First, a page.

Sri Lanka's Orphanage for jungle jumbos

By Mick Elmore
The elephants of Pinnawela are a clean herd. They bathe twice a day. Pinnawela's elephants are also the world's biggest orphans. The parentless pachyderms live on 10.5 hectares of palm grove called the Pinnawela Elephant Orphanage, 80 kilometers north-east of Colombo.

Although the nearby Maya Oya river is not part of their playground, only a dumbo would dare deny 50 elephants their bath. As the mass of orphaned youth head towards the rocky rapids, it's best to get out of their way.

At play in the river they are like children on recess. There are introverts, rough housers and groupies around the most popular pachyderms. There is even a bully or two. The really troublesome fellows, however, are separated and must bathe in a secluded cove: a detention of sorts.

Watch them for a long time and their individual characters start to show. In fact, some of them have more personality than a lot of people. Each elephant has special needs, says S.S.M. Seelaratne, 43, curator of the orphanage since 1994.

"We have a file on each one. All the information we know about them, including their horoscopes," he said.

There are now 53 residents at the Pinnawela orphanage, which opened its doors on February 17, 1975, with only six beasts. The Wildlife Department managed the orphanage until 1982 when the Zoological Department took over. That same year Seelaratne joined as assistant curator.

The orphanage has 42 employees, receives Rs 900,000, (US$15,790) from the government every month, and charges foreigners Rs 75 (US$1.30) and locals Rs 10 to enter. "It used to be that very few tourists came here. Now they all do. All of them I take on tours spend a morning here," said A. A. Winialasiri, who has been a tourist guide with Hemtours for 15 years. "I never get bored with it," he said.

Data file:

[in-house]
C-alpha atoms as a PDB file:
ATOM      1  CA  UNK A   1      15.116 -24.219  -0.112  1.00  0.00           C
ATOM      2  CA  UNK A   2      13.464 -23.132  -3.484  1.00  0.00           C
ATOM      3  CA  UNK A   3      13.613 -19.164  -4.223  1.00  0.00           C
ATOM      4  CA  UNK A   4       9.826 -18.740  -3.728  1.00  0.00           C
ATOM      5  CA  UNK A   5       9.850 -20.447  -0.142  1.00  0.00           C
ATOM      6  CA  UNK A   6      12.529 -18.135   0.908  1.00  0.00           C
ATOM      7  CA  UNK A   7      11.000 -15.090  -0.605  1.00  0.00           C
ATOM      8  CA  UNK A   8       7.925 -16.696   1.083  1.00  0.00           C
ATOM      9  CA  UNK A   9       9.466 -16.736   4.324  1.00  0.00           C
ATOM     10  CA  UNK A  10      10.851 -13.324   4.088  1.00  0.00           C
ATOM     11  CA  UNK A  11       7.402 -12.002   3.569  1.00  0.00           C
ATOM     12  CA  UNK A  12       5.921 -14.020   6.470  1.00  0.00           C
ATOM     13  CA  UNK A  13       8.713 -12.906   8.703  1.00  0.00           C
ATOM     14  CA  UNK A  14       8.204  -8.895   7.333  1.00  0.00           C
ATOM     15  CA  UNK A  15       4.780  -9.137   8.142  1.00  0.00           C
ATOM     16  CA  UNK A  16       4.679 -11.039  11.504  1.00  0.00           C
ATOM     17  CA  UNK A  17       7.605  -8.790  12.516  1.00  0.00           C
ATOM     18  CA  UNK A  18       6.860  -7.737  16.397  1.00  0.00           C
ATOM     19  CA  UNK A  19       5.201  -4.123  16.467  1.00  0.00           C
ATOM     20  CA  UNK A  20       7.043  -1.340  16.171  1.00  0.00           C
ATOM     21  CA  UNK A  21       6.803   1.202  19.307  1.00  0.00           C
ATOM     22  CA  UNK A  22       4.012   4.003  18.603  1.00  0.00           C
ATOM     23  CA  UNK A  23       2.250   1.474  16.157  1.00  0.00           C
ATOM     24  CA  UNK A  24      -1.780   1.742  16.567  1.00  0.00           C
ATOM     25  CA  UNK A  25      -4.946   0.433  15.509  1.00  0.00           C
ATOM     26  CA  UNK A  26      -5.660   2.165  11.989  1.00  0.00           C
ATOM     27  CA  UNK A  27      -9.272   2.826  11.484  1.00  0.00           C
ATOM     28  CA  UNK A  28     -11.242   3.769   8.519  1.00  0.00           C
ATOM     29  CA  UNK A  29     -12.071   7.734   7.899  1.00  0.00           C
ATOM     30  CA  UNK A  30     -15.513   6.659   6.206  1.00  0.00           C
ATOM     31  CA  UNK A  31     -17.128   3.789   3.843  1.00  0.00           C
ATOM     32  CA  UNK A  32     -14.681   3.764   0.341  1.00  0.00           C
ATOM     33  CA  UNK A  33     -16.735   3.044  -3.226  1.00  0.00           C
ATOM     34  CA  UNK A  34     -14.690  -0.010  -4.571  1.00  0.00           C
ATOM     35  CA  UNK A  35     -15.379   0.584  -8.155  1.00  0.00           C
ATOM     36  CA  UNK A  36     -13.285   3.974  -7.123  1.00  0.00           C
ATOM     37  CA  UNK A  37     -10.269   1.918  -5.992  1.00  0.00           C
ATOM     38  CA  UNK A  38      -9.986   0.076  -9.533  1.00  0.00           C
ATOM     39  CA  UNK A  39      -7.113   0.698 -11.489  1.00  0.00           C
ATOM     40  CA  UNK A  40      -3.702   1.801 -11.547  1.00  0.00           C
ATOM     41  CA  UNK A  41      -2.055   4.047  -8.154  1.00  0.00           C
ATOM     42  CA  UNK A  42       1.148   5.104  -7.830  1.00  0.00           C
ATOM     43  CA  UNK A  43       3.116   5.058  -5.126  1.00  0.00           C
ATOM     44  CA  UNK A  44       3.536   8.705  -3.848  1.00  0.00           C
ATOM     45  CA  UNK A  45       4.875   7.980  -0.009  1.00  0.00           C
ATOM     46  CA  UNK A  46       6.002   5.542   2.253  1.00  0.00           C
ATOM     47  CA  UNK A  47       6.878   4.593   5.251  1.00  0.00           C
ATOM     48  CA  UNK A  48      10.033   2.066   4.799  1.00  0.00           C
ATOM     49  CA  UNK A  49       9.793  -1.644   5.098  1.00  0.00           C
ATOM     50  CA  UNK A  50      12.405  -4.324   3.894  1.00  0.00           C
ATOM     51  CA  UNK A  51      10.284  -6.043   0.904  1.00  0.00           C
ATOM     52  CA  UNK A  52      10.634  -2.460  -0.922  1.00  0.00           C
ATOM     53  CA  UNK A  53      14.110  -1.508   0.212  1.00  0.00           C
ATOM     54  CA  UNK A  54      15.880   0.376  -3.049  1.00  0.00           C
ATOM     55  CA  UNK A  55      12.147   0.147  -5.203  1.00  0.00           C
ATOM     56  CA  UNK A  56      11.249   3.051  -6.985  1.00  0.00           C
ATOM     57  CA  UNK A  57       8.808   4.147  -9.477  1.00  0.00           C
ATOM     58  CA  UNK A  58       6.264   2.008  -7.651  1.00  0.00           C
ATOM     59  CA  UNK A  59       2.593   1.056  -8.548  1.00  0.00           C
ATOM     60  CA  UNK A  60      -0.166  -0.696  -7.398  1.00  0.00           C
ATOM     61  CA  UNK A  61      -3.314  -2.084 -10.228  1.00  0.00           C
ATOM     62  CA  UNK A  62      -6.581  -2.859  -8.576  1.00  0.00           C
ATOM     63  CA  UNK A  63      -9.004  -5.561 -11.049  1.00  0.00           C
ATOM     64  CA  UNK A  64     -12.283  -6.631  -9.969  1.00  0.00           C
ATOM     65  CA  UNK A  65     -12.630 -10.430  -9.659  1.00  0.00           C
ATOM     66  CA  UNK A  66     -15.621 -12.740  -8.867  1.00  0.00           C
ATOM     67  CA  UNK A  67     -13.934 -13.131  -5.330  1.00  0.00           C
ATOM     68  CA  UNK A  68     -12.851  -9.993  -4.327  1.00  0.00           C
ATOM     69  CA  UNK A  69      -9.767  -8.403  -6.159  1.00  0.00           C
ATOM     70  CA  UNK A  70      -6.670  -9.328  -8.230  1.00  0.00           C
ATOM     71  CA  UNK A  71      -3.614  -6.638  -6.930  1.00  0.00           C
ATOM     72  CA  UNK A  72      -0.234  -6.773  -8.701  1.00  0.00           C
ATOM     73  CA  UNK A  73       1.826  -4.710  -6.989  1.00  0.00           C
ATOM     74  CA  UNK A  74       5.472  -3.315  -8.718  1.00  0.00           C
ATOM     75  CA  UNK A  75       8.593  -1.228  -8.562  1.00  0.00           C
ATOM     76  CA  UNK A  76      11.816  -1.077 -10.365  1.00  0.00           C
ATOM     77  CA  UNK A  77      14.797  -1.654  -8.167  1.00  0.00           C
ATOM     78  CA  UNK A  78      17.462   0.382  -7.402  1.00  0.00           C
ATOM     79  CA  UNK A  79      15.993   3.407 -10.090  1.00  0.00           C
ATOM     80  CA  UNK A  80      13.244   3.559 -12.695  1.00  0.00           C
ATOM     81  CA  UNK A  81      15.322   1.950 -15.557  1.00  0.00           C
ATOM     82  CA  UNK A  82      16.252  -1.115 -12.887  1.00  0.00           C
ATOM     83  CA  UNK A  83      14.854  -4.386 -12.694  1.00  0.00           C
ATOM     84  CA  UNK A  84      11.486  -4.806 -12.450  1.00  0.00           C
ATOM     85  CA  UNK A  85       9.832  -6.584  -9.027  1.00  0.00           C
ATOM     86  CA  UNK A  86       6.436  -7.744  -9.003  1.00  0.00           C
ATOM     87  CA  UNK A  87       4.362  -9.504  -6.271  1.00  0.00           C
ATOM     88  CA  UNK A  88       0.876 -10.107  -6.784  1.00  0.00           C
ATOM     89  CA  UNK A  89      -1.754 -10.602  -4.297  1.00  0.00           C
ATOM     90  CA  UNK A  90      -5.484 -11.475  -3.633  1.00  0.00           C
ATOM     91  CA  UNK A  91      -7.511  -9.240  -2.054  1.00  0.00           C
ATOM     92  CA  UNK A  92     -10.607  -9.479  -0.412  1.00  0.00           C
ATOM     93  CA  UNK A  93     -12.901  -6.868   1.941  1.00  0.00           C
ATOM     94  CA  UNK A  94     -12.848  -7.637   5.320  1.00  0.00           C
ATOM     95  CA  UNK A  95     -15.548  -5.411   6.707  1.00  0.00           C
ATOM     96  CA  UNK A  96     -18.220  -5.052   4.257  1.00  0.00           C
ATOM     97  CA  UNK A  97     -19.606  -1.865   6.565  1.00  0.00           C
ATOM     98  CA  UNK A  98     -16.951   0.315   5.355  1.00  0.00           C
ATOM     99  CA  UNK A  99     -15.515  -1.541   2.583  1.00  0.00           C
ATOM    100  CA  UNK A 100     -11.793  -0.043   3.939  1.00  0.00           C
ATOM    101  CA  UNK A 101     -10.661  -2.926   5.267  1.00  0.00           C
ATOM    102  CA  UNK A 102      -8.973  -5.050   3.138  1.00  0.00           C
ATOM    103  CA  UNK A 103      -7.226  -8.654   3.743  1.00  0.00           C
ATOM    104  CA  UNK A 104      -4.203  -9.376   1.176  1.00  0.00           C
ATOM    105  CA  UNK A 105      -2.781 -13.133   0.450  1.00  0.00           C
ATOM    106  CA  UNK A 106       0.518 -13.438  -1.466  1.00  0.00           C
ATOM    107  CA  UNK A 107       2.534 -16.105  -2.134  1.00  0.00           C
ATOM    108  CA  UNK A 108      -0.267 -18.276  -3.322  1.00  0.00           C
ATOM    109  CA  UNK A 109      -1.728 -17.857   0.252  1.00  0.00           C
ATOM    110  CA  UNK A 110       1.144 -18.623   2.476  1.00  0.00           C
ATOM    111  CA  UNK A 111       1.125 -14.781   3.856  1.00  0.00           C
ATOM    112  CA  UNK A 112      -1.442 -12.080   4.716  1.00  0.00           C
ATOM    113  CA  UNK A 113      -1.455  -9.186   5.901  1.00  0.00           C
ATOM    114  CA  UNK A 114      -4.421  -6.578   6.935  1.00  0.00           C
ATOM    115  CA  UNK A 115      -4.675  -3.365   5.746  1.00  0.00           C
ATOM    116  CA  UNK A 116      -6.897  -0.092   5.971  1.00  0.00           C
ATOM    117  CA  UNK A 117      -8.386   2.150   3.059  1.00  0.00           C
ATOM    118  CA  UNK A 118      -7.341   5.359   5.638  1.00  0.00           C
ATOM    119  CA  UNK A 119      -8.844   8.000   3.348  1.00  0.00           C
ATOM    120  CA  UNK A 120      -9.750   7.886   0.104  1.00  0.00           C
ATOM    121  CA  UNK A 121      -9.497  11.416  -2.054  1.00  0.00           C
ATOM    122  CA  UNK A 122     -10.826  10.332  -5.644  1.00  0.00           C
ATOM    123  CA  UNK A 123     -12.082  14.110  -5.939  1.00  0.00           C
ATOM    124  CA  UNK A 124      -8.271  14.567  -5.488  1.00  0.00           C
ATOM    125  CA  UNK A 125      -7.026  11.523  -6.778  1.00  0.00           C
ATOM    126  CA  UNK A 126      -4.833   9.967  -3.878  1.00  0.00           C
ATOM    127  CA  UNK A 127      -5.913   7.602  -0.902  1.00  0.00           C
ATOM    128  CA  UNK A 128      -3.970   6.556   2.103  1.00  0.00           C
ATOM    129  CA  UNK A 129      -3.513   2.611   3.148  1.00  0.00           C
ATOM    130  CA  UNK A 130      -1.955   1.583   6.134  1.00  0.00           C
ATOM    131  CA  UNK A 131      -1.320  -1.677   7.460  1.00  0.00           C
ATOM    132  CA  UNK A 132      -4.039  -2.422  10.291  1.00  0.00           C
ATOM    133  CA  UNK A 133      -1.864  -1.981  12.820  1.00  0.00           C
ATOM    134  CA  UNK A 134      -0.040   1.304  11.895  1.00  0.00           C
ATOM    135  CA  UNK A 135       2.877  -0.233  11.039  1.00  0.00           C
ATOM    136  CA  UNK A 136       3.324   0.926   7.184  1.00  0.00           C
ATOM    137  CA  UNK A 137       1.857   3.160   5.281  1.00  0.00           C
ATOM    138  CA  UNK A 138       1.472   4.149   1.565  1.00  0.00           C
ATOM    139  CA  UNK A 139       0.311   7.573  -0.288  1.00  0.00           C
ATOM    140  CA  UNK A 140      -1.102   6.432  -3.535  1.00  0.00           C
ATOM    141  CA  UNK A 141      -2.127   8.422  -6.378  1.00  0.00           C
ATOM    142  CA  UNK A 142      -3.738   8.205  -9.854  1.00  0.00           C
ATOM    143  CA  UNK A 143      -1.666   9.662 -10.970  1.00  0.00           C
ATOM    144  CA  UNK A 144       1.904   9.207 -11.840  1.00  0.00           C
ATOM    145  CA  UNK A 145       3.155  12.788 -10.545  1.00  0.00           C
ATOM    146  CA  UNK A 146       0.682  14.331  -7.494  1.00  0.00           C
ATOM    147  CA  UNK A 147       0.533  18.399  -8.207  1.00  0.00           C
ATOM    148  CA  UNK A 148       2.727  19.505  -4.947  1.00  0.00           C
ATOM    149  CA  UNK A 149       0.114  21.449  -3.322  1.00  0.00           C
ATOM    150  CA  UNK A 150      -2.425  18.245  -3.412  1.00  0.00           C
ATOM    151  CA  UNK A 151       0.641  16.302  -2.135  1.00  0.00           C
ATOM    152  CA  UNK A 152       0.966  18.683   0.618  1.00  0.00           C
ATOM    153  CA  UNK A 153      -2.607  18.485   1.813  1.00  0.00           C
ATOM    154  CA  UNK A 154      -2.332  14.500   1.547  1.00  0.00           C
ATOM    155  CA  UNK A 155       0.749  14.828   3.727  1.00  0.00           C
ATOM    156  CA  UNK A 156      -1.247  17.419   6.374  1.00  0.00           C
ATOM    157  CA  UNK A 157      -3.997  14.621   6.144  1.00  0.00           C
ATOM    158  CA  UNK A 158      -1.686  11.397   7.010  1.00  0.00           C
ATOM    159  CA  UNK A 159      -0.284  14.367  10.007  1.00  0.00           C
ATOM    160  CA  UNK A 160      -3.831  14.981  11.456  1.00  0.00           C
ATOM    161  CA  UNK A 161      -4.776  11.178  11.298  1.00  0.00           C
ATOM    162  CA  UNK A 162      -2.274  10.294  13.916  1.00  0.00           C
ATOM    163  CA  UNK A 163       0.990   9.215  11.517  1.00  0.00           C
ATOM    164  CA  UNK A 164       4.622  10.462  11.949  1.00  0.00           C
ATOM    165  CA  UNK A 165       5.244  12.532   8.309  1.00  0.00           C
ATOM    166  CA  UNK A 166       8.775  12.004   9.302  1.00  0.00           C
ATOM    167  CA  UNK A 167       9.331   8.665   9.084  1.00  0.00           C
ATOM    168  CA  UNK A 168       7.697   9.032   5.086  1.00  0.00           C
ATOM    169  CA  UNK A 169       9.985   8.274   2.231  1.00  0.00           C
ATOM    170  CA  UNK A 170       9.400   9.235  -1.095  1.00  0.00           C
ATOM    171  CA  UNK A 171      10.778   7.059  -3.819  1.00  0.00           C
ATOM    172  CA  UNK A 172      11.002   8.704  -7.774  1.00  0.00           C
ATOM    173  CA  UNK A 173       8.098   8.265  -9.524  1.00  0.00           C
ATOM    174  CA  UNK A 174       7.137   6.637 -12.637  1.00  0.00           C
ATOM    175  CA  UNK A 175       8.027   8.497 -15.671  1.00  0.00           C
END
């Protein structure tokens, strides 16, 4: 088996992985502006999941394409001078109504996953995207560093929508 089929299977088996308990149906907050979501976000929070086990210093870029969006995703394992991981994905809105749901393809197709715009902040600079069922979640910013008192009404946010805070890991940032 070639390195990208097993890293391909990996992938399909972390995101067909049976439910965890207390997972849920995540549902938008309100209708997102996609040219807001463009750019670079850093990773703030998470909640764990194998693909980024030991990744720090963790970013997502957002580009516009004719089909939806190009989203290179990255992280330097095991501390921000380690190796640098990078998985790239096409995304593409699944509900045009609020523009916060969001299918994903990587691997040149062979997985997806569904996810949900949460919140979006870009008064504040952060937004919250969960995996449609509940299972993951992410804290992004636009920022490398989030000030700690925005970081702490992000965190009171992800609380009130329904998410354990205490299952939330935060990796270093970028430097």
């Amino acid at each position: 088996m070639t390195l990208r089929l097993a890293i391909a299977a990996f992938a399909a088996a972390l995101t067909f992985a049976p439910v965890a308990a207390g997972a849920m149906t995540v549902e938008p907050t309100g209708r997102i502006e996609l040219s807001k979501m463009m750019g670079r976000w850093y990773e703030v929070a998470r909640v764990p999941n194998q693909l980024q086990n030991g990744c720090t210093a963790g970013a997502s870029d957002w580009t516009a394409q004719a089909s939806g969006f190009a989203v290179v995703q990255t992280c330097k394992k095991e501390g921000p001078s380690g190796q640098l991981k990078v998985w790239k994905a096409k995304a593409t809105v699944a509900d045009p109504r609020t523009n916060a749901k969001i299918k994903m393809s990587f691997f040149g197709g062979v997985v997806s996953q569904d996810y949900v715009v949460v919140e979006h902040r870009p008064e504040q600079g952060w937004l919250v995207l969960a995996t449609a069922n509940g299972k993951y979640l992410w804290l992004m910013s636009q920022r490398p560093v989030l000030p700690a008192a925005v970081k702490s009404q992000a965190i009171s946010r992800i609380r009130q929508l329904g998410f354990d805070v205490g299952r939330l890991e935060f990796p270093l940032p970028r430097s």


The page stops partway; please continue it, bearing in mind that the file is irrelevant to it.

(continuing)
The Ceylon Tourist Board doesn't either. Pinnawela is good news for tourism, Sri Lanka's seventh largest foreign exchange earner. "It's become a tourist attraction. On every itinerary we include Pinnawela," Vipula Wanigasekara, the Board's Marketing Director said.

Companies in Colombo are considering sponsoring elephants at the orphanage. That's another idea that could develop into a big benefit for Pinnawela, he said. Pinnawela orphans have found foster homes in zoos around the world including China, the United States, Japan, Pakistan and England.

"Zoos are welcome. We don't charge anything but they pay for transport and their costs. The most recent country to receive Pinnawela elephants was Japan. On April 19th we sent two baby elephants to the Tokyo Shima City Zoo," Seelaratne said.

"We don't reintroduce them because the elephants in the jungle won't accept them," he said. They do get along fine at the orphanage, however, where 10 have been born. "The first was Sukumali in 1984. Now she is pregnant. We hope for a birth in January," Seelaratne said.

Pinnawela averages five arrivals a year. Most have lost their mothers. Others include injured elephants such as six-year-old Sama who lost a foot to a land-mine in the north-east earlier in the year and the old man of the herd, Raja, who poachers blinded in a failed attempt to take his tusks. Their biggest problem is loss of habitat, Seelaratne said. There were an estimated 30,000 elephants when the British arrived in 1815. Today there are about 6,000 left; about 2,500 working in captivity and the rest in the wild.

The situation is the same in Sri Lanka as it is in Thailand and the rest of Asia; the elephants are losing its habitat to our insatiable appetite for more: more space and more consumption which require more sources and take more land.

Elephants have played a crucial role in Sri Lankan society for centuries and Pinnawela's success assures them a niche in the future.

Hopefully Sri Lanka can protect some areas so wild elephants remain a part of the island nation, Seelaratne said adding, "I like elephants. They are important to Sri Lanka. They are beautiful."
(Courtesy Bangkok Post)

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